The United States Supreme Court has held that police generally may not, without a warrant, search digital information on a cell phone seized from an individual who has been arrested.

In a 2010 law review article, I predicted precisely this result. I wrote:

The challenge smart phones pose is that the devices contain information and communications that people reasonably expect to be free from intrusion, even when placed under arrest. . . . society is willing to recognize that expectation of privacy is reasonable, and to impose tighter limits on law enforcement‘s review of cell phone data than, for example, law enforcement‘s review of what numbers were dialed. This does not mean that law enforcement should never be permitted to review the contents of cell phones incident to arrest without a warrant, as exigent circumstances and other law enforcement needs may justify exceptions.

Arrests, even for minor offenses, such as seat belt violations, are not uncommon and could permit police unprecedented access into data stored on electronic devices held by the arrestee.328 To continue to treat advanced devices like smart phones as containers under an analytical doctrine originally developed when such devices were nonexistent or new329 would be to permit the use of technology that is commonly available and used by the public to erode the privacy guarantees of the Fourth Amendment. Instead, courts should recognize that certain electronic devices are reasonably likely to contain intimate personal information about a person, and to exclude these devices from the traditional doctrines.

Supreme Court, As Predicted, has held that police generally may not, without a warrant, search digital information on a cell phone seized from an individual who has been arrested.

The United States Supreme Court has held that police generally may not, without a warrant, search digital information on a cell phone seized from an individual who has been arrested.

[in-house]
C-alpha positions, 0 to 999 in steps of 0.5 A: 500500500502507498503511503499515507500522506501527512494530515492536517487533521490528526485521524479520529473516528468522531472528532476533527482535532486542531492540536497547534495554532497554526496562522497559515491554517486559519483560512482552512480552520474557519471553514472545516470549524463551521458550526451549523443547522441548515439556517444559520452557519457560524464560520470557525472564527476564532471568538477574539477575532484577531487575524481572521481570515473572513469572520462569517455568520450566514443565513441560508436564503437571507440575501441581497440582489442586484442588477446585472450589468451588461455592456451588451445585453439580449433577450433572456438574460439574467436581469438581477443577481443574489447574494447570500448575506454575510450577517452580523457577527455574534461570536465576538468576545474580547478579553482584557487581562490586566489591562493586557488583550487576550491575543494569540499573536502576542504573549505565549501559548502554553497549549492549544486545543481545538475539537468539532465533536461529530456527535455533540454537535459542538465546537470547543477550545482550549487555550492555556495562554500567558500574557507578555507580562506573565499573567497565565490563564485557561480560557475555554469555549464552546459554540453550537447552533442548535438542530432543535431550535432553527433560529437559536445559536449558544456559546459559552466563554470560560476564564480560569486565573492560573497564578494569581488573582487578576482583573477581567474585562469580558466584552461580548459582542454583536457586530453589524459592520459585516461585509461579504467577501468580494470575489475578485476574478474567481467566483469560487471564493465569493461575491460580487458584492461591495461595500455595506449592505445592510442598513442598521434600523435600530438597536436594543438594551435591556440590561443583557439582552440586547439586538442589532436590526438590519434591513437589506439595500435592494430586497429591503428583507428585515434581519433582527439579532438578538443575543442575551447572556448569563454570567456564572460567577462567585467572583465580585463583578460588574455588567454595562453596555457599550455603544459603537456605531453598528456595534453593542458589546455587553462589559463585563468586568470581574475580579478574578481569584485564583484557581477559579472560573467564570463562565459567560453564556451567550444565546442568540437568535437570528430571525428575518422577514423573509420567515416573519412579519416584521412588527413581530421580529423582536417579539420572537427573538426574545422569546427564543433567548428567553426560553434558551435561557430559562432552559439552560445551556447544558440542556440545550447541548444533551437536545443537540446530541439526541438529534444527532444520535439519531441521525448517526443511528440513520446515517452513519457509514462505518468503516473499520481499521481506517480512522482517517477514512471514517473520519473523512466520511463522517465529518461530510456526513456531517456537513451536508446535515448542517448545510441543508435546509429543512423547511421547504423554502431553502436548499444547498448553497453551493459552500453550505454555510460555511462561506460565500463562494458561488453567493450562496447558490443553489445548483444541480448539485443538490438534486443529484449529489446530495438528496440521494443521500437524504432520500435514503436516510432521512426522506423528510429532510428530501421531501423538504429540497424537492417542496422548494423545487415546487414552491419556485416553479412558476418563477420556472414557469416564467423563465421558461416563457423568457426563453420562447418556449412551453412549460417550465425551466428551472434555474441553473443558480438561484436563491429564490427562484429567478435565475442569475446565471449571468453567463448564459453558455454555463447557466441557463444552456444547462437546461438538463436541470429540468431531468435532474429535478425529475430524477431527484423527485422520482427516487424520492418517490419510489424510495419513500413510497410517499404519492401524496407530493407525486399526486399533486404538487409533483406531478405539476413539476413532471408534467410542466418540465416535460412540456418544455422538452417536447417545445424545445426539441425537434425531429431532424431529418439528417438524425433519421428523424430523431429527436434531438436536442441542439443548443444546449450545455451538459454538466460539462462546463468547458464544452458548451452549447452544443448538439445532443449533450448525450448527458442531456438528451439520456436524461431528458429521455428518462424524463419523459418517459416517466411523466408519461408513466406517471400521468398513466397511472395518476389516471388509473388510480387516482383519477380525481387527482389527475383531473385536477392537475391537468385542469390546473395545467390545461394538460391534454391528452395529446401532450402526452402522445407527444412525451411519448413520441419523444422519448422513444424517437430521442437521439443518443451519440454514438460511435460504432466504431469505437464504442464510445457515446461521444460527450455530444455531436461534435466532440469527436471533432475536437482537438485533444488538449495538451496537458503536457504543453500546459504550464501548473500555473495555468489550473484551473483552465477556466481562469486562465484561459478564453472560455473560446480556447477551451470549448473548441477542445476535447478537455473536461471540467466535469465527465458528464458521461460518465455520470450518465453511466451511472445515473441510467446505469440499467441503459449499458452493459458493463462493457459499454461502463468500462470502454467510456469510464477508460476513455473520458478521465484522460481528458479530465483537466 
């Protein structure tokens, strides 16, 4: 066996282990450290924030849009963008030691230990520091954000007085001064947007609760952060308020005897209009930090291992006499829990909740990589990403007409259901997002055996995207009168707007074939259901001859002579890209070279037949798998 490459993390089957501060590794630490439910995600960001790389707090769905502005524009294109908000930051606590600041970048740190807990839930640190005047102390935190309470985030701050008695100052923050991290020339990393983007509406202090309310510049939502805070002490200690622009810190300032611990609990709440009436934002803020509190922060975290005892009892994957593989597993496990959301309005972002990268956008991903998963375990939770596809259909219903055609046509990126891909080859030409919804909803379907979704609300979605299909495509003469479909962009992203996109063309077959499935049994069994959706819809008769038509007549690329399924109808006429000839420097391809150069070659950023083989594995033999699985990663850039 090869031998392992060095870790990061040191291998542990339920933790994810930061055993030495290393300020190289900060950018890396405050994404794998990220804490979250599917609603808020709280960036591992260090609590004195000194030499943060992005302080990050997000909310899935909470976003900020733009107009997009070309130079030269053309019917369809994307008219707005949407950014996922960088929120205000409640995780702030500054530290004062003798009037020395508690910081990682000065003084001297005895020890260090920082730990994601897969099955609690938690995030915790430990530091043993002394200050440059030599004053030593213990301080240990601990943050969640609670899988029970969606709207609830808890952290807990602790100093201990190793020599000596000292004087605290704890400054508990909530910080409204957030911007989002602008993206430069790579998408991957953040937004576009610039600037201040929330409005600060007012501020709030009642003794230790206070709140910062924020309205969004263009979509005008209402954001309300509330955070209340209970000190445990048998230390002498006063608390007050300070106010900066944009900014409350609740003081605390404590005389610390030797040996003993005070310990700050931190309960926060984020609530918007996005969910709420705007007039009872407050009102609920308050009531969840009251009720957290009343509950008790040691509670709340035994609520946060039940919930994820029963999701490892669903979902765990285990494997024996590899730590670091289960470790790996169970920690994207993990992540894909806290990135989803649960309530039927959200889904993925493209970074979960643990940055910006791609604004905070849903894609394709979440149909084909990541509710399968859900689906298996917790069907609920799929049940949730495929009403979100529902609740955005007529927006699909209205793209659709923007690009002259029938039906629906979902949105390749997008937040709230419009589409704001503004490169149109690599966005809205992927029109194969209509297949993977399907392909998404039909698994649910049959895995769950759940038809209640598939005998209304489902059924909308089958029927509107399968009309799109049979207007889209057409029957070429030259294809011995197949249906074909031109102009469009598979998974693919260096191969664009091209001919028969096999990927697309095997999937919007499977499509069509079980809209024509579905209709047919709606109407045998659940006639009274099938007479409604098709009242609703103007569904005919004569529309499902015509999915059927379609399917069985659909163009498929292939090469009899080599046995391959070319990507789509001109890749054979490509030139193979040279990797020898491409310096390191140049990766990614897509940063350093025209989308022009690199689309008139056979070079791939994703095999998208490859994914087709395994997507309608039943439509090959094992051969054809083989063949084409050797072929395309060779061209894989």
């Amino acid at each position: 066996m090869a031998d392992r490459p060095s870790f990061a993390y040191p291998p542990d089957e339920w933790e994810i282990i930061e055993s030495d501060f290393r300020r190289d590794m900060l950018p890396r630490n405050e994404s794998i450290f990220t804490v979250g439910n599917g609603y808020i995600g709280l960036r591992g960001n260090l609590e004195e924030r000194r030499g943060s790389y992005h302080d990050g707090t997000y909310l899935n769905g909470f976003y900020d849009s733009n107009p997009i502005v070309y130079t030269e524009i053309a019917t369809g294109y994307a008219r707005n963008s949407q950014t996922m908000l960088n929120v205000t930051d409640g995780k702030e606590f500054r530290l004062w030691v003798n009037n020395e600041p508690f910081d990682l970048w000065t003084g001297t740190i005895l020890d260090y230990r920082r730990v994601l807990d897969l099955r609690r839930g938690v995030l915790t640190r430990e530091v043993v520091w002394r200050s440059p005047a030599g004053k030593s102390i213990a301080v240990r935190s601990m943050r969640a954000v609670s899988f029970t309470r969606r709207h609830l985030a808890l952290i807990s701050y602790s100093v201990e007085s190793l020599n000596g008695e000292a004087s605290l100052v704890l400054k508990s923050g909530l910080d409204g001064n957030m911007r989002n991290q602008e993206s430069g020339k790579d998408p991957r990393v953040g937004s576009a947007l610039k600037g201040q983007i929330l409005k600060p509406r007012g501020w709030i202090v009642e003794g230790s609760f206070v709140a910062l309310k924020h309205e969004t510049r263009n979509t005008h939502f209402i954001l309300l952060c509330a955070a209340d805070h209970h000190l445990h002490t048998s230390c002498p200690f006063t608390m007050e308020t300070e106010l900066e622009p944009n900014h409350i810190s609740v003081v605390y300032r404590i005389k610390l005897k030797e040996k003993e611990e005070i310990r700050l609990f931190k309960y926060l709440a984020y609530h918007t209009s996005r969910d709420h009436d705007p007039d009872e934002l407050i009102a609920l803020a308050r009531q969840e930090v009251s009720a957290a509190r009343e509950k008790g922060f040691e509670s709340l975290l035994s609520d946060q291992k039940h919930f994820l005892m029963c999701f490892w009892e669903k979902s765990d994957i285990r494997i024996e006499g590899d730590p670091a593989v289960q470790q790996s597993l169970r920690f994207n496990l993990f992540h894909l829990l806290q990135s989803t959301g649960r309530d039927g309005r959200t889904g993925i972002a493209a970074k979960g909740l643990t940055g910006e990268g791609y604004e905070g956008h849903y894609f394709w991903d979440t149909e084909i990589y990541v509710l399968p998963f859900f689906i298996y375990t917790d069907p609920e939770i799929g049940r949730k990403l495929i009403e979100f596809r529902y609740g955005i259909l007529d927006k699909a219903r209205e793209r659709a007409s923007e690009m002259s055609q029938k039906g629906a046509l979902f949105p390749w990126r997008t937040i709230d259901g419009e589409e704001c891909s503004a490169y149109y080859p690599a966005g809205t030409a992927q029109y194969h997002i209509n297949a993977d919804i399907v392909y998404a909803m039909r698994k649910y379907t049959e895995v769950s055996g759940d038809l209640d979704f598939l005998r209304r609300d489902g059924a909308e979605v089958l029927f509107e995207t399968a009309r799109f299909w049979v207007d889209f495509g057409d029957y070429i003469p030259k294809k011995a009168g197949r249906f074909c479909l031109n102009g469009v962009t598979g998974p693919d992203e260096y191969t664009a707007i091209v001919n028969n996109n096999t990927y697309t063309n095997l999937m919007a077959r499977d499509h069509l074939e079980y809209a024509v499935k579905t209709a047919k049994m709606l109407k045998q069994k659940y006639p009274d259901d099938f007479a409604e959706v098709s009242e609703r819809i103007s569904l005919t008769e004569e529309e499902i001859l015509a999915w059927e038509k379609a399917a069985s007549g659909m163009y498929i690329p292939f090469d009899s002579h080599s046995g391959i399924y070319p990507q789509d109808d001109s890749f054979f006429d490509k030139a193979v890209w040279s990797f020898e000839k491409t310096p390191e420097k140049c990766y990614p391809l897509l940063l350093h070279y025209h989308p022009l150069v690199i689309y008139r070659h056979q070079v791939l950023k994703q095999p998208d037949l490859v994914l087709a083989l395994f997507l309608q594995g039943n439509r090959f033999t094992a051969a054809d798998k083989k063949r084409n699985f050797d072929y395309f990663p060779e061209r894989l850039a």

In a 2010 law review article, I predicted precisely this result. I wrote:

The challenge smart phones pose is that the devices contain information and communications that people reasonably expect to be free from intrusion, even when placed under arrest. . . . society is willing to recognize that expectation of privacy is reasonable, and to impose tighter limits on law enforcement‘s review of cell phone data than, for example, law enforcement‘s review of what numbers were dialed. This does not mean that law enforcement should never be permitted to review the contents of cell phones incident to arrest without a warrant, as exigent circumstances and other law enforcement needs may justify exceptions.

Arrests, even for minor offenses, such as seat belt violations, are not uncommon and could permit police unprecedented access into data stored on electronic devices held by the arrestee.328 To continue to treat advanced devices like smart phones as containers under an analytical doctrine originally developed when such devices were nonexistent or new329 would be to permit the use of technology that is commonly available and used by the public to erode the privacy guarantees of the Fourth Amendment. Instead, courts should recognize that certain electronic devices are reasonably likely to contain intimate personal information about a person, and to exclude these devices from the traditional doctrines.

New Details Emerge On Adam Swartz Computer Fraud Prosecution

This week’s must read story is the Boston Globe’s investigation of MIT’s role in the prosecution of Adam Swartz.

Swartz committed suicide instead of facing trial on multiple charges of violating the Computer Fraud and Abuse Act.  He faced about 50 years in prison if convicted of crimes relate to the downloading of academic journal articles in a computer closet at Massachusetts Institute of Technology.  The case became controversial because Swartz faced heavy charges despite the  government’s admission that he had no plans to use the articles for personal gain, but instead may have been trying to further his goal of open access.

The article notes how MIT both assisted the prosection in gathering evidence against Swartz, and at times seemed indifferent to the prosecution:

MIT never encouraged Swartz’s prosecution, and once told his prosecutor they had no interest in jail time. However, e-mails illustrate how MIT energetically assisted authorities in capturing him and gathering evidence — even prodding JSTOR to get answers for prosecutors more quickly — before a subpoena had been issued.

In a handful of e-mails, individual MIT employees involved in the case aired sentiments that were far from neutral. One, for example, gushed to prosecutor Stephen P. Heymann about the quality of the indictment of Swartz.